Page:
Do They Read Their Own Paper
Today’s Seattle Times has some interesting articles on population growth in Seattle and Phoenix. There are many more important issues in both articles however in this brief note I simply want to ask the question: Why don’t they read their own articles before they put the paper to press?
In the Seattle article is the following:
Nickels favors the most aggressive of four growth scenarios envisioned by planners, one that would add 350,000 people to Seattle’s population, which now stands at about 575,000.
Planners generally agree that the four-county Puget Sound area will see its population swell by 1.6 million in the next 34 years. But skeptics question the purported benefits of Nickels’ plan and the city’s ability to pull it off.
Richard Morrill, geography professor emeritus at the University of Washington, doubts Seattle could attract 20 percent of the region’s growth by 2040 no matter what Nickels does.
“That magnitude of change hasn’t happened anywhere except maybe Beijing,” Morrill said.
For the city to reach such a goal, Morrill said, likely zoning changes and “somewhat astounding density” would reduce the number of single-family homes and families with children in the city, leading to “some kind of rebellion.”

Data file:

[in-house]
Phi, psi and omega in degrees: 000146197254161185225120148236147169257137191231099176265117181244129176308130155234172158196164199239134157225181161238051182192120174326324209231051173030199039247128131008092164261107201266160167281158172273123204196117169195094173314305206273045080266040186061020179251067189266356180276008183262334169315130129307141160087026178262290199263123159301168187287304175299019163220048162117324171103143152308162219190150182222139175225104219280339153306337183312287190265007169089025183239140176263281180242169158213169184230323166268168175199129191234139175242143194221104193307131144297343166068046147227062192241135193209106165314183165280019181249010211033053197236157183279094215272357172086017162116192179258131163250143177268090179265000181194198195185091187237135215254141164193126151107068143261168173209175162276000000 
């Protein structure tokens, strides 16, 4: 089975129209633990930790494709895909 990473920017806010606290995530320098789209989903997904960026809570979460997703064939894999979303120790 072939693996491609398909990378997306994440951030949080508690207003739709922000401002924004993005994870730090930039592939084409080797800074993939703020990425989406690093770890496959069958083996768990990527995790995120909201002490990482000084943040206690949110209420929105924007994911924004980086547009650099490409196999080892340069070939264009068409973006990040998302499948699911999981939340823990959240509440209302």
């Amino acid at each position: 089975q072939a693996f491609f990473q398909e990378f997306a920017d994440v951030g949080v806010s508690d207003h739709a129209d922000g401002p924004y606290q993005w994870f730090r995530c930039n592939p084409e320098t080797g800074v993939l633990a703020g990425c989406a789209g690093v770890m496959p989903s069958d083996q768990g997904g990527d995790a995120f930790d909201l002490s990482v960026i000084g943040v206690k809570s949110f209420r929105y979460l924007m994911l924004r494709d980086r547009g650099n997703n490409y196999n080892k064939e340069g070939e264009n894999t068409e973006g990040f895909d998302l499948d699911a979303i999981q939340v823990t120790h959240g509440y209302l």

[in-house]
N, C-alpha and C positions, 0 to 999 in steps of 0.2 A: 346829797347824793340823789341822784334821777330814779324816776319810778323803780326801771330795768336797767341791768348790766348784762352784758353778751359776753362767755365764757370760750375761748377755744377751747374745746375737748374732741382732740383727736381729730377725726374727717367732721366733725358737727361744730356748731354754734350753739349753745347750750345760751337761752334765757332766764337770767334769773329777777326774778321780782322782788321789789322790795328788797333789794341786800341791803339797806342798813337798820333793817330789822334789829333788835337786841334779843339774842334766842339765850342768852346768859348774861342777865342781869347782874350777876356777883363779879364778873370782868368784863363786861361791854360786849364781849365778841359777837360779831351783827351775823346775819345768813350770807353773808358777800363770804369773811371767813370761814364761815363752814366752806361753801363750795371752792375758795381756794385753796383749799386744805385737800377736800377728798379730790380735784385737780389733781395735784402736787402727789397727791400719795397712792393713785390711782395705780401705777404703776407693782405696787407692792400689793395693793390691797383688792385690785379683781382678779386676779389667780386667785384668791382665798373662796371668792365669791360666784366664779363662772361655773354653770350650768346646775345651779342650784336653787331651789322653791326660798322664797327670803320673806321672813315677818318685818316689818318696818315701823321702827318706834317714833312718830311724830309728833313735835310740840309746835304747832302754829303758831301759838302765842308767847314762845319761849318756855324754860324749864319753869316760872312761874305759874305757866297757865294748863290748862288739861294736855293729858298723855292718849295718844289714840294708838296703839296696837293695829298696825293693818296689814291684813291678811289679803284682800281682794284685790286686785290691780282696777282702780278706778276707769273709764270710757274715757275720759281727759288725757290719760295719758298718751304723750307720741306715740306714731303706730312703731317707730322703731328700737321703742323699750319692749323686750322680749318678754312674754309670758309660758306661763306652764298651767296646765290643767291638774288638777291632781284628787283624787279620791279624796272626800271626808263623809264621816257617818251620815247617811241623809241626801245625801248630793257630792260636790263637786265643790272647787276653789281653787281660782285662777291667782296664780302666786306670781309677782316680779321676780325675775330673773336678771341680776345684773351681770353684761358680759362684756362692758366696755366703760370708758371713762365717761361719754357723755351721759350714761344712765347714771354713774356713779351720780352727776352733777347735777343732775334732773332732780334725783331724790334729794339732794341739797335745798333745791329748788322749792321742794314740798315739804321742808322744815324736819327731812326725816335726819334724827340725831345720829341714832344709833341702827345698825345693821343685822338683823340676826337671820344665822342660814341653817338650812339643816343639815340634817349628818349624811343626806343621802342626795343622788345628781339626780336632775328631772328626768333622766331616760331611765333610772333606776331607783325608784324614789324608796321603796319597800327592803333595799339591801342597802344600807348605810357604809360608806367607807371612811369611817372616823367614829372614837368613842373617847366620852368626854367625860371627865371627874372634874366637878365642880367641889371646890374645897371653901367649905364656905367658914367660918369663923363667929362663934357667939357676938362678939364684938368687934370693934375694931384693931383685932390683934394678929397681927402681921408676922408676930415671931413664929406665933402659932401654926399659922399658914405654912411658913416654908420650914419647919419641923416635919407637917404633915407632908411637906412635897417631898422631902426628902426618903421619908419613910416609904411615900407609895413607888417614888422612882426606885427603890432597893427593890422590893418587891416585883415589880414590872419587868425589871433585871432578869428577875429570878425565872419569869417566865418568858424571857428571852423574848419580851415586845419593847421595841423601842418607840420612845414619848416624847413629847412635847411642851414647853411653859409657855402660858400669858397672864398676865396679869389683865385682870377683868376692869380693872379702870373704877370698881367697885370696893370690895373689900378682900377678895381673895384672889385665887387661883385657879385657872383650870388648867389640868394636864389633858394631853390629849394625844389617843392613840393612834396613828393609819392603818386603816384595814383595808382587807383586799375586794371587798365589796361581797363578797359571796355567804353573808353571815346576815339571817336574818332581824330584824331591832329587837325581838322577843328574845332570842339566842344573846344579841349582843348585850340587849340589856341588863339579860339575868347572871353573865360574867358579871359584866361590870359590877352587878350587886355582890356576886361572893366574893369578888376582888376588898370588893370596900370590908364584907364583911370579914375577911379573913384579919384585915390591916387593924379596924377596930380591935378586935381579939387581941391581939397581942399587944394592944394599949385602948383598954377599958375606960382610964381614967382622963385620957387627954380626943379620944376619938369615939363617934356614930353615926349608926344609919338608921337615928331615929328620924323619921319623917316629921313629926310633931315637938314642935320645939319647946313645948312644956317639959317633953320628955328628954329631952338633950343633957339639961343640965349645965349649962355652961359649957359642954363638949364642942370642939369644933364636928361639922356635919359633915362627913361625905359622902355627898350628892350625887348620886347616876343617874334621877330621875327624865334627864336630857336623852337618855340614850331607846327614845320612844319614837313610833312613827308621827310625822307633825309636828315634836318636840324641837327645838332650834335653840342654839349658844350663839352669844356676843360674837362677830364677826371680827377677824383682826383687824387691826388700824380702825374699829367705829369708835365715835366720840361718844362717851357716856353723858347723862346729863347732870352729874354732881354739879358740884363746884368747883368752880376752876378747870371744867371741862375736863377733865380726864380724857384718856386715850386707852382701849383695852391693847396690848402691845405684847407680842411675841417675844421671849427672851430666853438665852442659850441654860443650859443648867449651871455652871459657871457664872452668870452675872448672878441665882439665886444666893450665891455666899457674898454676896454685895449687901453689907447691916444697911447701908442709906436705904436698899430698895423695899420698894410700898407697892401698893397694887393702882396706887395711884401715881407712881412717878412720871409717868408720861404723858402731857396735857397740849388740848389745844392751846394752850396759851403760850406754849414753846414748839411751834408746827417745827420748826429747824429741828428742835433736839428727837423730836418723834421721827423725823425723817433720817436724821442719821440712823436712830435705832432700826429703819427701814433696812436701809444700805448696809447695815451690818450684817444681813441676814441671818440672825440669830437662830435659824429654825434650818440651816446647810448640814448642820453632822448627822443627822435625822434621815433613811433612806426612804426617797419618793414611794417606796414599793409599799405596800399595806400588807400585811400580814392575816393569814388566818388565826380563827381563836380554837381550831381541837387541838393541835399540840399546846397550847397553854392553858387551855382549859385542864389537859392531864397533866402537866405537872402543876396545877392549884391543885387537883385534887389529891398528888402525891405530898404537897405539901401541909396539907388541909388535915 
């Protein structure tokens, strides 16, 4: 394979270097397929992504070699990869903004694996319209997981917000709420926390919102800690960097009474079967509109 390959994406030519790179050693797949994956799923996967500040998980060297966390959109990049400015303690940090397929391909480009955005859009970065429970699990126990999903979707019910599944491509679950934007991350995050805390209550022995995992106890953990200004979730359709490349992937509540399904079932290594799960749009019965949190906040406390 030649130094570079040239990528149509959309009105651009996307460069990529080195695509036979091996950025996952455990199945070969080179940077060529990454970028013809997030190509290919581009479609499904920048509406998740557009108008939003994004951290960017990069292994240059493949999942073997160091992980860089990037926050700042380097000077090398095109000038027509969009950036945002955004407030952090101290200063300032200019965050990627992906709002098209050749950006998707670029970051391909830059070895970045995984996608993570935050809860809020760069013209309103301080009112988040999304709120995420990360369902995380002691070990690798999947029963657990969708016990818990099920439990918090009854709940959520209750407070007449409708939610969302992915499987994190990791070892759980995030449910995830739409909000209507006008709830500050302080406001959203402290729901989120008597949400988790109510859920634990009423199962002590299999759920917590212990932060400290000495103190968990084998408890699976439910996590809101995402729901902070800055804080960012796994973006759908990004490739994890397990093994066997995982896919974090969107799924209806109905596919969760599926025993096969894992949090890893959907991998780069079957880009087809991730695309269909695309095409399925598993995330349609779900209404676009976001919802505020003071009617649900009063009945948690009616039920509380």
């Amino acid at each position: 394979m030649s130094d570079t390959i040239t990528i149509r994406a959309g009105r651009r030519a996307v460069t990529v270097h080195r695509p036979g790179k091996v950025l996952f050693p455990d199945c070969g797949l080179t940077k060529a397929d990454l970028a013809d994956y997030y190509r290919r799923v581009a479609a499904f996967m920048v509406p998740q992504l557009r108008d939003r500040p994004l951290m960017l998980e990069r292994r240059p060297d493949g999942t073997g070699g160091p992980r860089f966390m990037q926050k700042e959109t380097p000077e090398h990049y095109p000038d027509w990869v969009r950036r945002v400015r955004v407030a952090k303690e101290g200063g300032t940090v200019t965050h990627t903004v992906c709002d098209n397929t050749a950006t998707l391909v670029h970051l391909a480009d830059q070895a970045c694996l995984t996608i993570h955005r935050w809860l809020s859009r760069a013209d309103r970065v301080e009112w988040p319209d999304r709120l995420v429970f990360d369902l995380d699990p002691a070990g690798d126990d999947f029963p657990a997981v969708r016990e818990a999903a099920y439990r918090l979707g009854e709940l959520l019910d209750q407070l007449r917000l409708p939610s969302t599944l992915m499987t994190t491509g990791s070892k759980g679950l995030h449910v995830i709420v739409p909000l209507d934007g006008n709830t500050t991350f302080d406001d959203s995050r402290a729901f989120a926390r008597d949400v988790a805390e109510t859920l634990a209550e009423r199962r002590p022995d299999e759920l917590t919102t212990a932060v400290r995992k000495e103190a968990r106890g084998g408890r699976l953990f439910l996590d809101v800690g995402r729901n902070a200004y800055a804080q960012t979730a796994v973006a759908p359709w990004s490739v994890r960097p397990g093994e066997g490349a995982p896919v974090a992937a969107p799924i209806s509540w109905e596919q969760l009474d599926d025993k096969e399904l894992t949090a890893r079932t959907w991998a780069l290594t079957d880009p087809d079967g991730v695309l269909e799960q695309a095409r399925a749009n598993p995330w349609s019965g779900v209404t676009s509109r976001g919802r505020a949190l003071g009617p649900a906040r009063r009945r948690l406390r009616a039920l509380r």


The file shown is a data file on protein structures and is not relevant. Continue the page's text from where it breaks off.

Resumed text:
And in the Phoenix article is this:
But since growth chased the Sperlings to Phoenix in 1990, the population of this desert metropolis has jumped 50 percent, to about 1.5 million; …..
The United States’ sixth-largest city, and expected to grow another 50 percent in the next eight years, ….
Some basic arithmetic shows that Phoenix will have grown from 1,000,000 in 1990 to about 2.25 million in 2014 or about 125% in 24 years.
This is, of course, significantly greater grown than the paltry 60% over 34 years that Morrill is analyzing.
Surely the ST’s reporter, Bob Young, and the slew of editors that they have should have noticed that an example contradicting their expert was in the same edition of the paper.
Or, gosh, directly tied the Seattle story to the Phoenix story.